The latest edition of the AAA’s quarterly Transport Affordability Index shows transport costs for the typical household are on the rise again after falling sharply at the beginning of 2020.
Transport costs for the typical household are on the rise again after falling sharply at the beginning of 2020. The typical Australian household spent $309 per week on transport costs during the September quarter, according to research contained in the latest Transport Affordability Index released today by the nation’s peak motoring body, the Australian Automobile Association.
AAA Managing Director, Michael Bradley, said governments needed to closely monitor transport costs as the economy gradually rebooted from the impacts of COVID-19 lockdowns.
“The latest figures show a small 1.2 per cent increase in weekly household transport costs from the previous quarter, which likely marks the start of an upward trend following a sharp drop earlier this year,” Mr Bradley said.
He said prior to the COVID-19 pandemic, increases in household transport costs outstripped inflation.
“Governments need to closely monitor transport policies to ensure any cost increases are kept within inflation or below. This is particularly important given the latest research shows transport costs now account for 12.4 per cent of the typical household income,” he said.
The latest figures mean the typical metropolitan household is spending $17,813 on transport costs each year; compared with $14,093 for the typical regional household.
Loan repayments and fuel remain the largest cost inputs, although toll costs outstrip fuel costs in capital cities.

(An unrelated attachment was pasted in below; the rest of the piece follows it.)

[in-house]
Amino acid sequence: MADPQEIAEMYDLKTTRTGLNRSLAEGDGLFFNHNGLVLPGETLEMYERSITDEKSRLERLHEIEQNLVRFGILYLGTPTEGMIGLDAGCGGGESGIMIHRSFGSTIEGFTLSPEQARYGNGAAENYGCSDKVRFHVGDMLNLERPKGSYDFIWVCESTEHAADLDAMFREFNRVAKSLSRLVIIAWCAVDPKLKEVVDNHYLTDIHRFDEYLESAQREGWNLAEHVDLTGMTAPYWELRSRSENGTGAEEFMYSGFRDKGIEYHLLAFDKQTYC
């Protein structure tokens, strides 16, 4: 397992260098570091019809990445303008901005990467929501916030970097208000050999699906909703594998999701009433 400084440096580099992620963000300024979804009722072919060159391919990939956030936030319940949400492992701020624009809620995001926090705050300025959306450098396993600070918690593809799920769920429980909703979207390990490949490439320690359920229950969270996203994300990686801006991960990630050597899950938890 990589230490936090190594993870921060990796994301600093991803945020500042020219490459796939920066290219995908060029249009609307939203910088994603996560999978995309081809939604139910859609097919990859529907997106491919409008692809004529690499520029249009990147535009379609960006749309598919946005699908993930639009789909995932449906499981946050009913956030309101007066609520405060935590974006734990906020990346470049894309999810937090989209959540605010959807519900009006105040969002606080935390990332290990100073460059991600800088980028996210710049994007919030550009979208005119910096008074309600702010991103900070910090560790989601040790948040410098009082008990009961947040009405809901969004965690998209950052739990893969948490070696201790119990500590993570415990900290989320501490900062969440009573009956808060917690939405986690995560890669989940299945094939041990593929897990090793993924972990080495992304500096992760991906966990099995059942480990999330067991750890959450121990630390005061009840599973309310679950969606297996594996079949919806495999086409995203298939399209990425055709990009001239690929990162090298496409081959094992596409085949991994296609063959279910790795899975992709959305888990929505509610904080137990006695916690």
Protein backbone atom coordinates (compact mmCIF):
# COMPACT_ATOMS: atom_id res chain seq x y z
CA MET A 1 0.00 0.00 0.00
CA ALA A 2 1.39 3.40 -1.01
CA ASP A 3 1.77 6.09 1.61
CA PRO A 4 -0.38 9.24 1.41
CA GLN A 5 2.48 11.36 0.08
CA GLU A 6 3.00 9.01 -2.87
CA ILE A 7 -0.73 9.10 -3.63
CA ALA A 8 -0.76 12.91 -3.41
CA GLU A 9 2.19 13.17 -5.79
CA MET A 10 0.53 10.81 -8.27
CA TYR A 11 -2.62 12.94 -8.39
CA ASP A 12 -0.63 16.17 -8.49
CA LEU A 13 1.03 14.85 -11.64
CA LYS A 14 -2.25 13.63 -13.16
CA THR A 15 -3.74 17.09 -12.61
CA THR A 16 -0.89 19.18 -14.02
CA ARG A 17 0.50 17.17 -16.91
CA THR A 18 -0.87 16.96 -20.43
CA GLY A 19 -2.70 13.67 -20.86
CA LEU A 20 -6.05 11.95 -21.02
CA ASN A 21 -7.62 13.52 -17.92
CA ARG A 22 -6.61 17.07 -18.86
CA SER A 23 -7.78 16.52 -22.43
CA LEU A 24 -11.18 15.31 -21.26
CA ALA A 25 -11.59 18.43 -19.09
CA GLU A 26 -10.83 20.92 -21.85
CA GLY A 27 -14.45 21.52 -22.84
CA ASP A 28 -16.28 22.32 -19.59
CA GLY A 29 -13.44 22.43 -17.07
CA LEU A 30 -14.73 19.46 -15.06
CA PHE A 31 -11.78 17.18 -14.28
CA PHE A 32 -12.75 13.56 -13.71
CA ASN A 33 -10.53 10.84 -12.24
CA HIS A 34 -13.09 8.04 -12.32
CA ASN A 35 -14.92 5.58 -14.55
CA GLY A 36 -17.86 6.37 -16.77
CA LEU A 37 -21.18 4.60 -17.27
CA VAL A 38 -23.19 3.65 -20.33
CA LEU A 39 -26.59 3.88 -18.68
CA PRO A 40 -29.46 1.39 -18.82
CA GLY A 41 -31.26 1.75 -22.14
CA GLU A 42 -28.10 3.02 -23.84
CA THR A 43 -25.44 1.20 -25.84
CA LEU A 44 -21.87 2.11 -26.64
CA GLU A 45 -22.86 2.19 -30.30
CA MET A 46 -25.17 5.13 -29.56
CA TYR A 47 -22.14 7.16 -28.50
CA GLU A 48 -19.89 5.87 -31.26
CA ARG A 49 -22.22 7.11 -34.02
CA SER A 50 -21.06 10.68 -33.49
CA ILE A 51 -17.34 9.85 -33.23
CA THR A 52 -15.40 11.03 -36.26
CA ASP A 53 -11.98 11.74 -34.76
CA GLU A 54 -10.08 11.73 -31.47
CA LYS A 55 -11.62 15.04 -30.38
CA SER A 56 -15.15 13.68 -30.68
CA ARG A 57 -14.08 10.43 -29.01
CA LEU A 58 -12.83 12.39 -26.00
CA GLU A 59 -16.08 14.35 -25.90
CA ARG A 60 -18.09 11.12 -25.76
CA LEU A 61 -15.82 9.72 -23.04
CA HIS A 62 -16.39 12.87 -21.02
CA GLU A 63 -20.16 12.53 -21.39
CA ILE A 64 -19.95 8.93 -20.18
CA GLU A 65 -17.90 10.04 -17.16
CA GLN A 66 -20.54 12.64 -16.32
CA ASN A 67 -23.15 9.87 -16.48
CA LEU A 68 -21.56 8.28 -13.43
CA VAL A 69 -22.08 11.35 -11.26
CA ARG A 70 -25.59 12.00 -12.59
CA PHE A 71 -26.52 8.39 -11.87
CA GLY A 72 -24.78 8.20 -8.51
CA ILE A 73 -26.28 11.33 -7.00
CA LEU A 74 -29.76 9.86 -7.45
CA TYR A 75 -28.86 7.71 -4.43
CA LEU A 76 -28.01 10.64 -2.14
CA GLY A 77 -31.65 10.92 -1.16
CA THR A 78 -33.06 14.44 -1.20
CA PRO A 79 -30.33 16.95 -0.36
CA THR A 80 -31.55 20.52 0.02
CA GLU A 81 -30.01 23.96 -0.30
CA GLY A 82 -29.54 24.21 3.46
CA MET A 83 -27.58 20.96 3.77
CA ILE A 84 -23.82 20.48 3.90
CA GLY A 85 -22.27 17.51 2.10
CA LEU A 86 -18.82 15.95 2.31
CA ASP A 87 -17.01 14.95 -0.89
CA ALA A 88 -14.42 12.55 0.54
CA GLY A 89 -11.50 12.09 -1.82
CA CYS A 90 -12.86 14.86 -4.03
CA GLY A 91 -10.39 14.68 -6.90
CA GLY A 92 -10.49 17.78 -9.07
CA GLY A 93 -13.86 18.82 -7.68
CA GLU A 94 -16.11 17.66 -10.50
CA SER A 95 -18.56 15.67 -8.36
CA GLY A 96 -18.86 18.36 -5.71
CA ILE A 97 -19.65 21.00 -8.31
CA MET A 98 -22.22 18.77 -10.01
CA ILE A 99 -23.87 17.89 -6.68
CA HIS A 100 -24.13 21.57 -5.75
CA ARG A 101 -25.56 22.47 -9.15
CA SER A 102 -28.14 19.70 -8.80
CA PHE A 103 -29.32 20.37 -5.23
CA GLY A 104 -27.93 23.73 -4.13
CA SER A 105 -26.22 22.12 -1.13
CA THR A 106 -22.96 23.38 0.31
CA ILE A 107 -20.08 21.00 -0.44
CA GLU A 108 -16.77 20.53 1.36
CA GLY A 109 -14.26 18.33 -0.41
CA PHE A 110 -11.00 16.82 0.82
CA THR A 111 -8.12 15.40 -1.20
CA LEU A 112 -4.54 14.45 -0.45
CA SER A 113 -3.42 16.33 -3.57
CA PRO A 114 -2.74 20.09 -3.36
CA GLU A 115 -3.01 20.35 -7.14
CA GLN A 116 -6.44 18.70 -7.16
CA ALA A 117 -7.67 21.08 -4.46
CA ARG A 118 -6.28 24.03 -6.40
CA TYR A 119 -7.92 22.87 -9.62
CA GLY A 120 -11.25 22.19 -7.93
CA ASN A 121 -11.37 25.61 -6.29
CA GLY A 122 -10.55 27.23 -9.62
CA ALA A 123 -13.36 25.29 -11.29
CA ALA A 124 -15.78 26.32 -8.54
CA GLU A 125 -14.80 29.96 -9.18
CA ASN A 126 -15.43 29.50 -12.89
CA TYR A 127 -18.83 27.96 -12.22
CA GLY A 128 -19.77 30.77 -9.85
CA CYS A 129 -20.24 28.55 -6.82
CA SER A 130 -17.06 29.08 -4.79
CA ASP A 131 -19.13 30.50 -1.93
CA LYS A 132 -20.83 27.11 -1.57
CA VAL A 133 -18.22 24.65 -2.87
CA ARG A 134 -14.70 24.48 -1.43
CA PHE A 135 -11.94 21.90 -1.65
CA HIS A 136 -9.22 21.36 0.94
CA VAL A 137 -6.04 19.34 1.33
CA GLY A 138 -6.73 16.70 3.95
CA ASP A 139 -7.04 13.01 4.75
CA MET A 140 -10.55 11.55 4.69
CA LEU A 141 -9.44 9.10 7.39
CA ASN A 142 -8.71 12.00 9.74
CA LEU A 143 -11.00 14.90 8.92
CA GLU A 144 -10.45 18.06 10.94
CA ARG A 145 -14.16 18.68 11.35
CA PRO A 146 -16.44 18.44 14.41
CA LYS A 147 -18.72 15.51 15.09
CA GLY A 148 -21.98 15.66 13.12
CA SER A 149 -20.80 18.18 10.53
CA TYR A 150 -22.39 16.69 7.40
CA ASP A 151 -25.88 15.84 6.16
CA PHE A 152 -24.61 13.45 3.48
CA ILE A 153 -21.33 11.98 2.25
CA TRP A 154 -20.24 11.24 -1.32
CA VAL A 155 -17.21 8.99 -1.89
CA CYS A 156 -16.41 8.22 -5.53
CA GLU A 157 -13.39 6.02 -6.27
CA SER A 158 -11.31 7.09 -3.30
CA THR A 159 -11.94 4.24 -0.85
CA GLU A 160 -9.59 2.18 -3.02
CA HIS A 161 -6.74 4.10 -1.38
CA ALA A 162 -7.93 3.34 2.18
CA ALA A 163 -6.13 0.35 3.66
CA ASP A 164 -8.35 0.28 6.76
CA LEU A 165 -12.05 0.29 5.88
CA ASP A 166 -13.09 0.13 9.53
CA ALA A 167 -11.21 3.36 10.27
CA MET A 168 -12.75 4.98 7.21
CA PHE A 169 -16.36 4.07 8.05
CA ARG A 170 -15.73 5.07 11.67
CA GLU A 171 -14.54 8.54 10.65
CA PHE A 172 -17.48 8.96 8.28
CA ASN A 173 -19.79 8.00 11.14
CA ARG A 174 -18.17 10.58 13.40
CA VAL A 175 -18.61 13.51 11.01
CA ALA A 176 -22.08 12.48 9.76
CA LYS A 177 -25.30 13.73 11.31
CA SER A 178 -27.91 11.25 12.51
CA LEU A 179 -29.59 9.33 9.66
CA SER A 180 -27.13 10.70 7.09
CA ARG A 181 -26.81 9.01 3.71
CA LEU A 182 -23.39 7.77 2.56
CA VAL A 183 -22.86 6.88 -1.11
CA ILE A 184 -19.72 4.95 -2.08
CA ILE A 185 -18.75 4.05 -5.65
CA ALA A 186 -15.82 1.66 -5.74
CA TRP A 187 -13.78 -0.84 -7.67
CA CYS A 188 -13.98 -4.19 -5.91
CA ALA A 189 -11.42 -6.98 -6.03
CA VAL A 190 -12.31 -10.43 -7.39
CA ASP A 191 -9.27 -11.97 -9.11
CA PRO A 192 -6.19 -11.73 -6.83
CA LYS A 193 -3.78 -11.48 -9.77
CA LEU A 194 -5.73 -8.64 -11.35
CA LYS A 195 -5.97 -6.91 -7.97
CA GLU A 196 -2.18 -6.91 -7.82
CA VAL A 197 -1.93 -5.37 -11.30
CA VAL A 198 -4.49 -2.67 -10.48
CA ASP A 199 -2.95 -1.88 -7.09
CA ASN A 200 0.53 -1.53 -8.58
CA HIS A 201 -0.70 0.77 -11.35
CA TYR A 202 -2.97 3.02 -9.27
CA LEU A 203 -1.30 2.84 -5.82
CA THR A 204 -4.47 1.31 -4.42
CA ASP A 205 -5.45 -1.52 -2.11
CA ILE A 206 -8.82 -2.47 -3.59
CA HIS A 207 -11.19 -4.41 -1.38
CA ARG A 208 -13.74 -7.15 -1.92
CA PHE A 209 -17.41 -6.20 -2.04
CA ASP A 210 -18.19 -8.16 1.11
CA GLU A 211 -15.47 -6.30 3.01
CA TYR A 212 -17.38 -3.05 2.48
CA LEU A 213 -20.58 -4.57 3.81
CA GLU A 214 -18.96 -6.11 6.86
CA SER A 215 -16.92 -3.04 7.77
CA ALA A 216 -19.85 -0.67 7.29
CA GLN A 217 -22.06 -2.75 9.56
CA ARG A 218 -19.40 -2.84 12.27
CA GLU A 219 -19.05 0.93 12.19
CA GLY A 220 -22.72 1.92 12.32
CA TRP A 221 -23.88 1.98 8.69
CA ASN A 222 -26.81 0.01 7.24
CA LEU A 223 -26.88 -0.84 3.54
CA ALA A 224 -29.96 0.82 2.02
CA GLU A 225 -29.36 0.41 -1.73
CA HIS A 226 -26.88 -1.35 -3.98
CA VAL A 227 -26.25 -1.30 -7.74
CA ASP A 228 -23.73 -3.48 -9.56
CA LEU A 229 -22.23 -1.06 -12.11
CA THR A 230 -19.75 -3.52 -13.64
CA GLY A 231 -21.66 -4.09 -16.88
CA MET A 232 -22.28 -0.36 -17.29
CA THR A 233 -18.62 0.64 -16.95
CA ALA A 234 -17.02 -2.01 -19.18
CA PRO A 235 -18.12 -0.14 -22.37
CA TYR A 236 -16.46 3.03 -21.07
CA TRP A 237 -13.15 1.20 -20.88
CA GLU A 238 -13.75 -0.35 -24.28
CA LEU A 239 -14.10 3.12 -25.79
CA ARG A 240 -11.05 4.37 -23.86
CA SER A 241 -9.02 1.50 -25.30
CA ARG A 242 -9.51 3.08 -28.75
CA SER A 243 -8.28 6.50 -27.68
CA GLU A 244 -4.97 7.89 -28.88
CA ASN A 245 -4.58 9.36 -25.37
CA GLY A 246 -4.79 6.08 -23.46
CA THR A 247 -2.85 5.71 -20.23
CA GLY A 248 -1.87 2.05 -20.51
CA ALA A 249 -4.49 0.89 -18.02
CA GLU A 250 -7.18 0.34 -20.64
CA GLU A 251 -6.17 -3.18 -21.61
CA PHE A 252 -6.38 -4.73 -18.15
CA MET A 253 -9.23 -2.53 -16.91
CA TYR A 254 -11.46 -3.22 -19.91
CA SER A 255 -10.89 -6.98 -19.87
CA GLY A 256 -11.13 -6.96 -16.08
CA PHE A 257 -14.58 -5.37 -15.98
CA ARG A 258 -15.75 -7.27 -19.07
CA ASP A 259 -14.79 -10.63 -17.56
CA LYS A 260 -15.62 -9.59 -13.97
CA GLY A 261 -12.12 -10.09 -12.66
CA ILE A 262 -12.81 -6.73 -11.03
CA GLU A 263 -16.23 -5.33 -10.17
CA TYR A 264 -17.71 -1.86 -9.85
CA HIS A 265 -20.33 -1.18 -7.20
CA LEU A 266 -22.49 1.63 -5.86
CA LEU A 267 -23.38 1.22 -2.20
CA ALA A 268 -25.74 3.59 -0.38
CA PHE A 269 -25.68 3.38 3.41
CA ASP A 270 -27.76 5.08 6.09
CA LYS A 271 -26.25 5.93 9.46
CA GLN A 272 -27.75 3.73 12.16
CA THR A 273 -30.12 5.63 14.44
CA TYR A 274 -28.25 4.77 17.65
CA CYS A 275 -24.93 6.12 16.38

Sydney, Melbourne and Brisbane remained the nation’s most expensive capital cities.
The AAA’s quarterly Transport Affordability Index measures costs associated with car loan repayments, tolls, fuel, public transport, insurance, roadside assistance, servicing and tyres. The Index also measures a regional centre in each state and the Northern Territory to give an indicative picture of household transport costs across the regions.
Media contact: Jake Smith
0403 466 153
Motorists will once again pay their own way with last night’s Federal Budget confirming the government plans to raise more revenue from fuel excise than it will reinvest in roads and other land transport infrastructure during 2021/22.read more
The nation’s peak motoring body says tonight’s Federal Budget shows the Commonwealth has invested more in the nation’s roads than promised; and is on track to deliver a further $8.2 billion road investment in 2021/22.read more
This week’s Federal Budget will reveal if the federal government has finally removed the roadblocks that have for too long prevented the flow of infrastructure funds to promised transport projects across Australia.read more